Don Imus: He never fails to deliver the stupid when it comes to vaccines and autism

I'll give Don Imus credit for one thing. He's predictable and consistent. He never fails to deliver the stupid when it comes to vaccines and autism. True, his wife may take the stupid to hysterically malignant levels when she decides to rant about her belief in the undead myth that mercury in vaccines was a major cause of autism, but he's the calm and reliable voice of vaccine stupidity, spitting out the same antivaccination lies over and over again in that sleep-inducing mumbling drone that he calls a voice. He's only been back on the air for a month and a half now, and it's become completely obvious why the mercury militia loves him to death. Apparently, on Thursday he showed us why (thanks to the reader who sent me this transcript), as he discussed the execrable antivaccination extravaganza that the new ABC series Eli Stone appears to be:

IMUS: Just briefly about the article in yesterday's New York Times, which reported the drama "Eli Stone", is scheduled to be broadcast January 31, 2008. The article centers on a lawyer who begins having visions that cause him to question his life's work defending large corporations, including a pharmaceutical company that makes vaccines. The show suggests there is a link between Thimerosal and autism. Eli Lily is the company that developed Thimerosal, and the two companies that now make the bulk of childhood vaccines used in the United States, Glaxo Smith Kline and Sanofi Avantis, spent an estimated 138 million dollars in advertising last year on ABC. They didn't know anything about this show.


IMUS: They are, of course, freaking out. I don't really have a dog in this fight, but I would make the observation about this article, written by Edwin Wyatt....... either the NY Times is unaware of the facts, doesn't care about the facts or has an agenda. It's got to be one of the three. Mr. Wyatt writes: "Among the organizations that have studied possible links between autism and the preservative in the vaccines, are the CDC, FDA, IOM, WHO and the AAP....each of them has largely dismissed the idea that thimerosal causes of contributes to autism. Five major studies have found no link.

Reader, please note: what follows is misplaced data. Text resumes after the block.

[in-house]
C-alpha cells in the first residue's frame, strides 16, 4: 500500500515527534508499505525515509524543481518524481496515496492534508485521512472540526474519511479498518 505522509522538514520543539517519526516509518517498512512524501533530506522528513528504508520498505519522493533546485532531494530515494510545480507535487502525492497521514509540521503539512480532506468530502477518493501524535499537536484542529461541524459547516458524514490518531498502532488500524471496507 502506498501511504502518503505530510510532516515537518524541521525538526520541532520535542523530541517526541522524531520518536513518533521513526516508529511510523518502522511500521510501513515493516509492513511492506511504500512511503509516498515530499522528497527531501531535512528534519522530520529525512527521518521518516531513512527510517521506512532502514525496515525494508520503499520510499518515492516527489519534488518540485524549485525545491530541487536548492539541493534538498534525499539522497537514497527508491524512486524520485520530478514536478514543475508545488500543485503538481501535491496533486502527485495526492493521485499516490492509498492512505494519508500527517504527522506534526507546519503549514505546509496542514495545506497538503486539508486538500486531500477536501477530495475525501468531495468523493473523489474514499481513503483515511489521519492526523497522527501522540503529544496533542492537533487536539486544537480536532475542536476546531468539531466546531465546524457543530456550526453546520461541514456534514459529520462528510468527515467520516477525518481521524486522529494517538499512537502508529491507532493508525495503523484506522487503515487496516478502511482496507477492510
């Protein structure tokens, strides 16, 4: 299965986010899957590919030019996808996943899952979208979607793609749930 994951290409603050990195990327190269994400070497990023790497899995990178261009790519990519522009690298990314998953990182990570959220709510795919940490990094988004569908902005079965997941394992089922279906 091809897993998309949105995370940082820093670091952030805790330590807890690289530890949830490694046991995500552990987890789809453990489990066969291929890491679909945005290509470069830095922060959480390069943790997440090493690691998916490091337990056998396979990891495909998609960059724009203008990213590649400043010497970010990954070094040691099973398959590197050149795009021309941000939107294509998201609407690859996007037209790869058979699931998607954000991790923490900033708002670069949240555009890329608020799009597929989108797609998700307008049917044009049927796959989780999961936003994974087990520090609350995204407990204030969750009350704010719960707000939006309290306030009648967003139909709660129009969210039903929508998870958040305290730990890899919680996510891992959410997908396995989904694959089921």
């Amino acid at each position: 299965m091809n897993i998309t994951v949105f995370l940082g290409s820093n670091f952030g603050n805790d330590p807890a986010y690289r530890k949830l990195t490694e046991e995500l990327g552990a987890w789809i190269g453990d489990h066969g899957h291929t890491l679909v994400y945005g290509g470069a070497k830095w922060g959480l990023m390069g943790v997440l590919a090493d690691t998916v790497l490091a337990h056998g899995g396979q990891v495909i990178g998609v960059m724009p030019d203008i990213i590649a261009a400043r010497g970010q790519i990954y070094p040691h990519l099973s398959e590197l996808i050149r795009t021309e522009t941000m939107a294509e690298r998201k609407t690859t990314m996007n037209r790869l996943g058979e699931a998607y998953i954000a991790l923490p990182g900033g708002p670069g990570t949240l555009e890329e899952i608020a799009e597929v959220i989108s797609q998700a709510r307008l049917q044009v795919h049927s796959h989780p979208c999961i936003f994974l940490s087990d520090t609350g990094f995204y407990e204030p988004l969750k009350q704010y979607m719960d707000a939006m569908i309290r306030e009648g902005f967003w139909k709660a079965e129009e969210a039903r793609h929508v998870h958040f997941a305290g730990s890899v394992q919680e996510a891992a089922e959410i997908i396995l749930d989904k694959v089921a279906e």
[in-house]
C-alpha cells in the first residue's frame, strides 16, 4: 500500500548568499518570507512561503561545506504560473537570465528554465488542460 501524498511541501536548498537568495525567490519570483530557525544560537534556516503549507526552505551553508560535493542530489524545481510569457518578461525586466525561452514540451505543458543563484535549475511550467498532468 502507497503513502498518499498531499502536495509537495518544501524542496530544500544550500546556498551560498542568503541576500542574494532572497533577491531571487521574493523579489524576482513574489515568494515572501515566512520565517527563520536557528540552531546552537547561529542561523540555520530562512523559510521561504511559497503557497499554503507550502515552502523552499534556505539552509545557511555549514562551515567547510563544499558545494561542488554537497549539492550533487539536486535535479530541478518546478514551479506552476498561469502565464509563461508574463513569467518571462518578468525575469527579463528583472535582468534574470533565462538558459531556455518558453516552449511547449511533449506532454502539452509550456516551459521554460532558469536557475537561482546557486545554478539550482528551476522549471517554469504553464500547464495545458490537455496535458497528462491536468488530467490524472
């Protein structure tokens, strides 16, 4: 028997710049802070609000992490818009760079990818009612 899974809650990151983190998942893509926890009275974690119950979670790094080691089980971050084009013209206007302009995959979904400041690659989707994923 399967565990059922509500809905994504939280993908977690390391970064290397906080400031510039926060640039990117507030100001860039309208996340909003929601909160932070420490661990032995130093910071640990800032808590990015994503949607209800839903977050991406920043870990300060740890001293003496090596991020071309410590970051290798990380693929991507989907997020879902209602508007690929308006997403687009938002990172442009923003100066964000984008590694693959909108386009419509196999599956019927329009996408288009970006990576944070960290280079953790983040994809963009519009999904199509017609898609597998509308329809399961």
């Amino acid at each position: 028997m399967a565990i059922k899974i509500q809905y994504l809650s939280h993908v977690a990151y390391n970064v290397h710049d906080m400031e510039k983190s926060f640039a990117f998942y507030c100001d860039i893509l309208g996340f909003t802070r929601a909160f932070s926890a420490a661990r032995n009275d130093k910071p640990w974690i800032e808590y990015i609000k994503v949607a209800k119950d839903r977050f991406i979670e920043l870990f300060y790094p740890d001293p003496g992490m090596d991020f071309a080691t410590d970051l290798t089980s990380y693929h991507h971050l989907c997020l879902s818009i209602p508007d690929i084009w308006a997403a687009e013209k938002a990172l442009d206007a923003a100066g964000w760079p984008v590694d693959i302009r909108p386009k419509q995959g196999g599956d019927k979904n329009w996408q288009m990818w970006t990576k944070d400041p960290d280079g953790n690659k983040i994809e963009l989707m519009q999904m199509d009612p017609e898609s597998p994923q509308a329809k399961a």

Well, that all sounds very powerful, except they don't tell you about the hundreds of studies from major universities that suggest there is a link. As I have said all along, one of them's right....and. of them's wrong. Why wouldn't he print that? Why wouldn't he point out all the facts? Why?

Listening to Imus, whose exceedingly disingenuous protestations of not "having a dog in this fight" are unconvincing, accuse the New York Times of having an "agenda" brings to mind the classic phrase: Pot. Kettle. Black.

In any case, the "hundreds of studies" bit is a frequently used mercury miltiia canard, a distortion bordering on an outright lie straight from the playbook of the antivaccination movement. Imus, who is either too much of a scientific ignoramus or too ideologically blinded by his antivaccination views to realize this, predictably laps this whopper up and vomits it out for his audience to lap up in turn. It's a canard that's almost shockingly easy to debunk. I just did a quick search. Did you know that if you search PubMed using the terms "thimerosal" and "autism" you get 93 hits. If you search "mercury" and "autism" you get the same 93 articles. Moreover, some of the articles are review articles, and the vast majority of both the review articles and research articles conclude that there is no link between thimerosal in vaccines and autism, with a few notable exceptions: Articles by members of the mercury militia, such as Mark and David Geier and Boyd Haley that somehow managed to slime their way into the peer-reviewed literature. (No review system is perfect.) So right off the bat, you know that the claim of "hundreds" of studies is a load of crap.

Of course, in the topsy-turvy pseudoscientific world of the mercury militia, I suppose it all depends on how you define a "study." If by "study" you mean a well-designed scientific/epidemiological study with good controls, strong statistics, and adequate power to answer a question being posed that has biological plausibility and that has passed rigorous peer review before publication, then there most definitely are not "hundreds" (or even any) studies showing that thimerosal causes autism. If by "study" you mean pieces of crap thrown together by true believers, published in lousy journals or presented at mercury militia mutual wank off "conferences," then I suppose you might be able to find "hundreds." True, a tiny handful of papers by the Geiers and Boyd Haley have made it into Medline-indexed journals, but they're virtually the only ones there claiming a link between thimerosal and mercury, sometimes with data that is only tangentially related to the question.